Kulbushan Jadhav: Pakistan lets family meet ‘Indian spy’

Kulbushan Jadhav: Pakistan lets family meet 'Indian spy'


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Pakistan foreign ministry

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Pakistani officials released photos of Jadhav meeting his mother and wife at the foreign ministry

The family of an Indian ex-navy officer facing a death sentence for spying in Pakistan has been allowed to visit him.

The mother and wife of Kulbhushan Jadhav met him in Islamabad on Monday, amid arguments between the two countries over his conviction.

Pakistan said Mr Jadhav was arrested in Balochistan in 2016 and it has produced videos that it says are confessions.

India has argued that he was kidnapped by Pakistan while he was in Iran and has been tried on “concocted charges”.

Jadhav’s mother, Avanti, and his wife, Chetankul, were accompanied by Indian diplomats during the visit.

The family met him at the Pakistani foreign ministry in Islamabad and were scheduled to take a flight back to Delhi in the evening.

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Mr Jadhav’s family arrived in Islamabad under tight security

Pakistan foreign office spokesman Mohammad Faisal said that the meeting was allowed on “humanitarian grounds”.

BBC Hindi’s Shumaila Jaffery in Islamabad says the women were brought to the Pakistan foreign office building amid tight security.

“Both women looked very serious. They didn’t say anything despite journalists shouting questions at them. They quietly walked towards the building,” our correspondent adds.

Who is Kulbhushan Jadhav?

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There have been protests In India against Pakistan’s decision to execute Mr Jadhav

  • The 46-year-old was a resident of Mumbai
  • He is the son of retired Mumbai police officer Sudhir Jadhav
  • A former officer, he was in the navy for more than a dozen years
  • His family says he quit the navy to start his own business and was working at Iran’s Chabahar port
  • He was given a death sentence by a military court in April 2017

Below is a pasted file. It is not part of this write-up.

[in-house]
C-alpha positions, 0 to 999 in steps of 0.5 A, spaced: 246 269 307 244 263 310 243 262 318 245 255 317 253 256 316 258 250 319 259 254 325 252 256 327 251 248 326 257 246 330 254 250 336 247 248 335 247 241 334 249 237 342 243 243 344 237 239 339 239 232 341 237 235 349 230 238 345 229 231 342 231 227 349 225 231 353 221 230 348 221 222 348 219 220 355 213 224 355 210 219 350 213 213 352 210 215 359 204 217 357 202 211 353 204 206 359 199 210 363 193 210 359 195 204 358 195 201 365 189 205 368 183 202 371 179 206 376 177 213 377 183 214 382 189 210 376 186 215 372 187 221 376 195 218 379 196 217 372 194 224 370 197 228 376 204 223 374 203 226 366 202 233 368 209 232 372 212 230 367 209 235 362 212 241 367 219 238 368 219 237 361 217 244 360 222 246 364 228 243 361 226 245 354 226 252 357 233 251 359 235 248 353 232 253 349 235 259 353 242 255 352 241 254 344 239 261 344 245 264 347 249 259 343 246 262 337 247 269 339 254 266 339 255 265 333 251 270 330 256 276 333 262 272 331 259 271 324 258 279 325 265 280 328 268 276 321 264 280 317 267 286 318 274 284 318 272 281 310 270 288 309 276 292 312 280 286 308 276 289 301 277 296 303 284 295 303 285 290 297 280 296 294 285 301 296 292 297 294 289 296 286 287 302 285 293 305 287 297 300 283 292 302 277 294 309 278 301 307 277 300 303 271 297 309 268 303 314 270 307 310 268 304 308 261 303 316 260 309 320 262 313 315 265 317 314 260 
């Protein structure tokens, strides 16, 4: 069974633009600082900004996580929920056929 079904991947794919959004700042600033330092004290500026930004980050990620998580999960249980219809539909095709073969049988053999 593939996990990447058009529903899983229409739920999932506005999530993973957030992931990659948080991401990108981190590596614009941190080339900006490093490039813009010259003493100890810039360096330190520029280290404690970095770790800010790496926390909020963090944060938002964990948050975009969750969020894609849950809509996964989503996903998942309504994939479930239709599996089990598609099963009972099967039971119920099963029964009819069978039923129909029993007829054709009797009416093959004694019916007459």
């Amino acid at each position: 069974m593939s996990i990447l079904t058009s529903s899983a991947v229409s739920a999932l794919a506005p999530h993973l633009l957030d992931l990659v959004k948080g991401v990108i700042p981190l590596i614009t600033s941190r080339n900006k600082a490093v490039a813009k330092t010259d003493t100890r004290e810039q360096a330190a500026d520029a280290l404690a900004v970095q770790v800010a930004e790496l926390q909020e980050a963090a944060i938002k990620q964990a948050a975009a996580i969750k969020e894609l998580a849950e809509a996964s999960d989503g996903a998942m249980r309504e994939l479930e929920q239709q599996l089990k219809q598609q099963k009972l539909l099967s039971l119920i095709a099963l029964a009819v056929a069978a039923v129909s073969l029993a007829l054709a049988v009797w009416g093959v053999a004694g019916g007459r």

• He is married and has children

The two countries are also fighting a legal case over Mr Jadhav at the International Court of Justice (ICJ) in The Hague.

In May, the ICJ ordered Pakistan not to execute him until it had time to hear the case brought by India.

There have been differing accounts of how and where Mr Jadhav was detained.

Pakistan says he was held on 3 March 2016 in its restive Balochistan province. The area has been hit by a separatist insurgency, which Islamabad accuses India of backing. India says he was kidnapped by Pakistan while he was in Iran.

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Pakistan says Mr Jadhav was arrested in the province of Balochistan in March last year

The nuclear-armed neighbours have a long history of diplomatic rows, and the governments in Delhi and Islamabad often accuse each other of sending spies into their territories.

In November last year, Pakistan withdrew six officials from its mission in Delhi when India accused them of being spies.

It later leaked to the press the names and photos of eight alleged Indian spies working at India’s mission in Islamabad.

However, executions for spying are rare.

In 1999, Pakistan hanged Sheikh Shamim 10 years after convicting him of spying.

Sarabjit Singh died in prison in Pakistan in 2013 after more than 20 years on death row. Officials said he was attacked by other prisoners.


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